I worry too much. I have a lot of time to think. This week I had too much. I felt the need to "Go Dark" for a day. I was online in the evening for about an hour or so, but the rest of the day was offline.
I'm at home with my kids all day, and let's face it: there are only certain parts of my brain that are stimulated by repeating letters of the alphabet over and over to my 2yo and playing silly guessing games with my 6yo. I love to color, but I can't do that for 12 hours straight either. I can now recite most of Cars and nearly every Winnie the Pooh movie, answer Elmo's questions in my sleep, and put together most of the puzzles and games in our house without paying attention to what I'm doing.
There are a million projects that need attention around my house, but I honestly don't have the energy or motivation to do many of them (particularly when it's more pleasant to sit and chat or surf online). Plus, it's hard to do them with a 2yo undoing everything faster than you can even do it. Now that my hubby is home during the day, I've actually been able to accomplish a few of those things I've been neglecting. It's nice, but honestly, it wears me out. I'm used to having quiet, low key, low energy days.
At any rate, I've gotten used to spending most of my day online. It's not uncommon to sit down to check my email and then somehow realize the morning is gone. The online world is my escape, my connection to people outside these four walls. I honestly have no clue how stay-at-home moms survived before the internet. I'm plugged in and connected all day. I'm up and down, here and there, but I'm always connected.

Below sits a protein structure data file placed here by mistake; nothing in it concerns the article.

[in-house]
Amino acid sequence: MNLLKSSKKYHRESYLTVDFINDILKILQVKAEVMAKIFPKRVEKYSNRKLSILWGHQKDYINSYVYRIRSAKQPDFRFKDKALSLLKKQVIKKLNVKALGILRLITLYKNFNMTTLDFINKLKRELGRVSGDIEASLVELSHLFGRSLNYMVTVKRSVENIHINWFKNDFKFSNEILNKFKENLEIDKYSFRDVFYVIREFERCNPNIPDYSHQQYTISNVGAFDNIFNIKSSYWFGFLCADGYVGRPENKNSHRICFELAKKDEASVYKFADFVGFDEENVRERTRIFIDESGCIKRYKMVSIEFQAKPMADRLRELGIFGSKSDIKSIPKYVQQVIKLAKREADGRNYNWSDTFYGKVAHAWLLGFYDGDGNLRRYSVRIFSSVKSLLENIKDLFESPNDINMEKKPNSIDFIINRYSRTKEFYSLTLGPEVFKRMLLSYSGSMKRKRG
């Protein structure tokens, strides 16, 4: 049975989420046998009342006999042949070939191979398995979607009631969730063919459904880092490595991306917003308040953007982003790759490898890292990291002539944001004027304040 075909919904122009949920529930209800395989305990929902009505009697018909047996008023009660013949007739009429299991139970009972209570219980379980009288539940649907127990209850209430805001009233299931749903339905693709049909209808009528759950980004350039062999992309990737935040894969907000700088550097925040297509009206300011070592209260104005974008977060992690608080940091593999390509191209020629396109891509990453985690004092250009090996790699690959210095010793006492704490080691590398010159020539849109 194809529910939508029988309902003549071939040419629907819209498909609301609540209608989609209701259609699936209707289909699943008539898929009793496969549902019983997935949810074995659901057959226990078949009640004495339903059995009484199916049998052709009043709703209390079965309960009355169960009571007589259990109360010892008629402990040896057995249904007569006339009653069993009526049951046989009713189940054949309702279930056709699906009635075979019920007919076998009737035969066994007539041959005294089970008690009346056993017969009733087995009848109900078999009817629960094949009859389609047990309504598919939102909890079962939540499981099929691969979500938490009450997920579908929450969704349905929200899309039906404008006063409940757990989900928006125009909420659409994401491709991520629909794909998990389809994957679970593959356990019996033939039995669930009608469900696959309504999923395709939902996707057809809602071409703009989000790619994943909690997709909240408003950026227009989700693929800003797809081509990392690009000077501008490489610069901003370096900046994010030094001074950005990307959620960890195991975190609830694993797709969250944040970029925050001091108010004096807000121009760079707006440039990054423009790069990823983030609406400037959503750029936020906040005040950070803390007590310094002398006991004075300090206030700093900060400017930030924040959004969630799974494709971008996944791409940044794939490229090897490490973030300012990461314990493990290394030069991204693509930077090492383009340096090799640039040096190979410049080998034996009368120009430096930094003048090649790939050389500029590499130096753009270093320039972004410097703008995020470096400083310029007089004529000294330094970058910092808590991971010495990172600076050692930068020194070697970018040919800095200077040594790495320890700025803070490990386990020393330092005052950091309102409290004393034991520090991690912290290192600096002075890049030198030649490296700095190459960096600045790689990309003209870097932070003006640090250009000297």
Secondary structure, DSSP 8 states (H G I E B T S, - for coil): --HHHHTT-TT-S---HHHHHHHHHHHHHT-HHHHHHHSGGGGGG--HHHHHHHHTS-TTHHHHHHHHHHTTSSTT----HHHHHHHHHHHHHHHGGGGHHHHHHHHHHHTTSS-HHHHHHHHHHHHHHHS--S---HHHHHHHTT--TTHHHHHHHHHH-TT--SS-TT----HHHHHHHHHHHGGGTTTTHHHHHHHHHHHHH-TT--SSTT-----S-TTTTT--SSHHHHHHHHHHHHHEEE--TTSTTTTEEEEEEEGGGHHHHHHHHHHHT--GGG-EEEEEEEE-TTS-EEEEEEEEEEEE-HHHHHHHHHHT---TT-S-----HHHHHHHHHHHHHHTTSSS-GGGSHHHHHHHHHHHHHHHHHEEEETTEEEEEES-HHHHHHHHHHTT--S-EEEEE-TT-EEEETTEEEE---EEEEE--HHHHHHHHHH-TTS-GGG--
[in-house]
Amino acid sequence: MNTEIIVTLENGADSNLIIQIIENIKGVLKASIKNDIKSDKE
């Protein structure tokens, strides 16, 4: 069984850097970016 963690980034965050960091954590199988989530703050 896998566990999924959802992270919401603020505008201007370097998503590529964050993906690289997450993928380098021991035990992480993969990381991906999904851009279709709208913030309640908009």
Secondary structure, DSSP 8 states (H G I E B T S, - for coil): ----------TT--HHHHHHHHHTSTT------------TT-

And, as nice as it is to have that connection, it's not always a good thing. It makes it easier to neglect the little things around my house, both tasks and children sometimes. I've become the queen of procrastination because there's plenty of time tomorrow to do that. I smile and nod at the incessant "knock-knock" jokes without really listening.
All of that is to say, I've been pondering for a while now taking a day each week to be offline. Here's why:
- Our worship team has been discussing the spiritual discipline of fasting. For medical reasons, it's not practical for me to skip meals (nor is it healthy), but there are other things that intrude upon my relationship with God far more than food, and these are the things I need to be cautious of.
- I have been discussing my internet reliance with a group of friends in an online forum. It's kind of difficult to explain the nature of our relationship, but suffice it to say, we've become like family. We've realized we share this common addiction, and have agreed to dedicate one day a week as "no tech" day. This means something different to each of us and that's ok, but we're there to encourage one another in this.
- One of my friends on twitter came up with a suggestion of taking tech vacations for your own personal health. Granted, staring at a computer screen all day is hard on the eyes and tends to make my back and shoulders tense.
- I'm beginning to develop unhealthy relationship patterns. This has been growing for a LONG time, but I find myself being more and more agoraphobic and just wanting to hide at home relying on my computer to be my main social outlet.
- The more time I'm online, the more I feel the NEED to be. Taking just one day to be offline, I find means that I don't feel as strongly drawn to be online all day the rest of the week either. It's sort of like I've given myself permission to be unavailable once in a while, and I realize I'm regaining control of my time.
I realize I have an unhealthy addiction and it's time to face it. Cold Turkey is not an option for me, because a lot of the reasons I became reliant on the internet are still valid. I still need that outlet and the internet is honestly the most practical place to have it as it requires no need to find a sitter just to "get out" and socialize. There are a lot of benefits to staying connected online. I just intend not to let the internet rule my life as I confess I have in the past. I can do one day a week, and work from there.
Even Jesus understood the practice of "drawing away from the world" was necessary.